#wwwwednesday #readingchallenge #currentlyreading #bookstagram #bibliophile #igreads #currentlyreading #bookreview #instaread #lovetoread #booksarelife #readingisfundamental #whatimreading #bookreviewer #bookaddicts #bookpost #tbrpile #justread #bookishphotography #whattoreadnext #readallday #bookworms #booksofinstagram #bookwormproblems #bookaholic #bookpic #newreads #booknerd

“book”, “read”, “book blog”, “easy read”, “don’t miss out”, “fiction”, “fantasy”, “currently reading”, “entertaining”, “what should I read next”, “reading slump”, “christmas books”

Blog Tour Book Review – The Wildest Hunt by Jo Zebedee – Available November 2021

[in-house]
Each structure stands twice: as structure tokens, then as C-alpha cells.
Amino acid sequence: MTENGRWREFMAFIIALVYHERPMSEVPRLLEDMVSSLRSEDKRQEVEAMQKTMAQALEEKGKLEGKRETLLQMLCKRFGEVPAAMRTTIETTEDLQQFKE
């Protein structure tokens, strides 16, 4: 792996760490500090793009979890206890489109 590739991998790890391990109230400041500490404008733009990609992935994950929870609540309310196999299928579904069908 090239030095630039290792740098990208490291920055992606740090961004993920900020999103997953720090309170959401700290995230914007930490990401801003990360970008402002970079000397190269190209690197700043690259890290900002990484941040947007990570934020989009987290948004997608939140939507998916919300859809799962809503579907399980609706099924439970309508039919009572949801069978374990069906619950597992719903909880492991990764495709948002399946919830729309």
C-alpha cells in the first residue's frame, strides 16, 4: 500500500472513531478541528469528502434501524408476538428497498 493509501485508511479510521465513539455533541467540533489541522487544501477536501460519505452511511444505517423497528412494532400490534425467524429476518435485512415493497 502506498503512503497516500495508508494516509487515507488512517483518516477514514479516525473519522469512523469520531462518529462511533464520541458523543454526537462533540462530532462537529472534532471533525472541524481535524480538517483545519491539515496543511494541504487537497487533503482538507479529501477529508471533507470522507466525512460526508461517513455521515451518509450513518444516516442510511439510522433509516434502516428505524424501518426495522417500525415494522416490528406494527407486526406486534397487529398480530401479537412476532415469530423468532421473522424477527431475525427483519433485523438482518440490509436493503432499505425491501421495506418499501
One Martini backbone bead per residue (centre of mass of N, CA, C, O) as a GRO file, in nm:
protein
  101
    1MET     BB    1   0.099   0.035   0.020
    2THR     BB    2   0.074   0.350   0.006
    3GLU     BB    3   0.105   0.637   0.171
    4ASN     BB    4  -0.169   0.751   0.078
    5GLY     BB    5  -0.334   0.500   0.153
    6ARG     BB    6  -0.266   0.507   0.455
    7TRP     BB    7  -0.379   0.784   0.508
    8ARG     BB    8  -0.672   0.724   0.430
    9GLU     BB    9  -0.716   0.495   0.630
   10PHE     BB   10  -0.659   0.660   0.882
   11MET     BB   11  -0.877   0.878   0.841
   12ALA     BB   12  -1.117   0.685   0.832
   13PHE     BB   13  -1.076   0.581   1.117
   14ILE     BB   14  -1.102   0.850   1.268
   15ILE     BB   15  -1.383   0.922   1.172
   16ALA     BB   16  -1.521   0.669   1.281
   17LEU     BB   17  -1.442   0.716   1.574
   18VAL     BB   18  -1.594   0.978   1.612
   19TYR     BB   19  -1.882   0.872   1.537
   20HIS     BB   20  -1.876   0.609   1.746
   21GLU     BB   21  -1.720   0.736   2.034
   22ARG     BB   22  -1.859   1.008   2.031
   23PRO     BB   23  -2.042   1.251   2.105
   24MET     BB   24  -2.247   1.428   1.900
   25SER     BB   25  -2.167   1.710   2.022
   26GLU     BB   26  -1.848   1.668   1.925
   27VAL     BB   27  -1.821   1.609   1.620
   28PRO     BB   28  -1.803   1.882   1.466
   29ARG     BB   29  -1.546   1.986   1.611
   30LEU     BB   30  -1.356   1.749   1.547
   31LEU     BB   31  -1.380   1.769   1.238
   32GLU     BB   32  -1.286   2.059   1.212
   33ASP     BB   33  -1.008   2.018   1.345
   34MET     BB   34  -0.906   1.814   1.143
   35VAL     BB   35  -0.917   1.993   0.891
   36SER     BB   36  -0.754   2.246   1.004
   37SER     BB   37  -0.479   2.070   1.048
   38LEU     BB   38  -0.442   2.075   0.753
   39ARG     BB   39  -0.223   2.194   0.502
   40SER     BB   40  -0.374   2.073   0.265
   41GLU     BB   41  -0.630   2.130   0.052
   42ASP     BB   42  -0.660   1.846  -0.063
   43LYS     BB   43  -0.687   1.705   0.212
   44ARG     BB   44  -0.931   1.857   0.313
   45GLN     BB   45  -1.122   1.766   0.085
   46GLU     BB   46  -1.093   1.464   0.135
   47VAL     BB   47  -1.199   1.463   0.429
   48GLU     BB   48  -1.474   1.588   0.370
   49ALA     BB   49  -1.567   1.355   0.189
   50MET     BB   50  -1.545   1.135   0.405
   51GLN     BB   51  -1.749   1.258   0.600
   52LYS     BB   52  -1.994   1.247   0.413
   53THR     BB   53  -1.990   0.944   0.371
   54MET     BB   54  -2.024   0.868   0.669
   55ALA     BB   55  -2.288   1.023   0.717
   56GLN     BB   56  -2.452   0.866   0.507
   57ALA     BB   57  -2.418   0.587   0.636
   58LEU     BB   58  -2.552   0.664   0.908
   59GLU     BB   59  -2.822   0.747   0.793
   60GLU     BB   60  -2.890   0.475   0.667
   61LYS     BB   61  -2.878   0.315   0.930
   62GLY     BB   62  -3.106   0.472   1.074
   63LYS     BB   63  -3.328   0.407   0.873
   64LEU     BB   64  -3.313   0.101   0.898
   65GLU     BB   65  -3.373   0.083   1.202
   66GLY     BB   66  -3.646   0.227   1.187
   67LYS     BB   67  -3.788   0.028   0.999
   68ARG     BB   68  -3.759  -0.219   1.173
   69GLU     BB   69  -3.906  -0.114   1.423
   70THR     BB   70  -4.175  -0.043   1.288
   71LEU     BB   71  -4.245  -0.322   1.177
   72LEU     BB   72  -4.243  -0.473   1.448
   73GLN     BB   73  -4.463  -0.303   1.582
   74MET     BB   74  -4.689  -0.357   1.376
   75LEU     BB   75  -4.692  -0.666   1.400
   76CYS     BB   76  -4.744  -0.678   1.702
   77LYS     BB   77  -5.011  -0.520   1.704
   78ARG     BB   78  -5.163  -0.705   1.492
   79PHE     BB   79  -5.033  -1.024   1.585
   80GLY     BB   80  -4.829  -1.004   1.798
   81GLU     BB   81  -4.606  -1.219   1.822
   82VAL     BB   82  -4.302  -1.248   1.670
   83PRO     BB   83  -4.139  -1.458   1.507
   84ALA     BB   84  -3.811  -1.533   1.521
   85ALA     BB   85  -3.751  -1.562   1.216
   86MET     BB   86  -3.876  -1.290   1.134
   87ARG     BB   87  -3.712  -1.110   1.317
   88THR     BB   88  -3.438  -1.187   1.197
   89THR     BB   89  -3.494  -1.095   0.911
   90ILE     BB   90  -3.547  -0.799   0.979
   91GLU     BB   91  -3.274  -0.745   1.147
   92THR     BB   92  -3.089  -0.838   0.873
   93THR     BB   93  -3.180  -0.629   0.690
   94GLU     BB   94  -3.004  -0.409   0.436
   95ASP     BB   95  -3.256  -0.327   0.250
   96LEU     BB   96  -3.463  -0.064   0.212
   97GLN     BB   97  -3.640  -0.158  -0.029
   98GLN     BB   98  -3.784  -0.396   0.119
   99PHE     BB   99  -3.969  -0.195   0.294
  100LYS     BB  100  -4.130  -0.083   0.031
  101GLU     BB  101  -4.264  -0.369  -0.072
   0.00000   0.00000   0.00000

Genre: Fantasy Thriller

Number of Pages: 268

Date of Publication: November 2021

Publisher: Inspired Quill

Rated: 5/5

My Review Summary: A gripping Christmas read which is full of suspense.


A long-dead child.An artist who paints the fae.An ancient estate on a blood-filled land.
The commission was close to Amelia’s dream: a cosy cottage in Donegal over Christmas and the chance to paint the beautiful Glenveagh estate. But when the weather closes in and the country shuts down, a ritual begins – one that traps Amelia in its circles of magic.

Stranded in a place where iron is power, her heart can no longer be trusted and the land itself is a weapon, Amelia’s survival depends on unravelling the truth of a decades-old death. Even if it draws the same ancient danger to herself.


I loved this book. I was after something Christmassy to read, but not the typical romance/see the error of your ways type storyline, and this book popped up on Random Things Tours as a December Tour. I jumped at the chance to read it and I am glad that I did.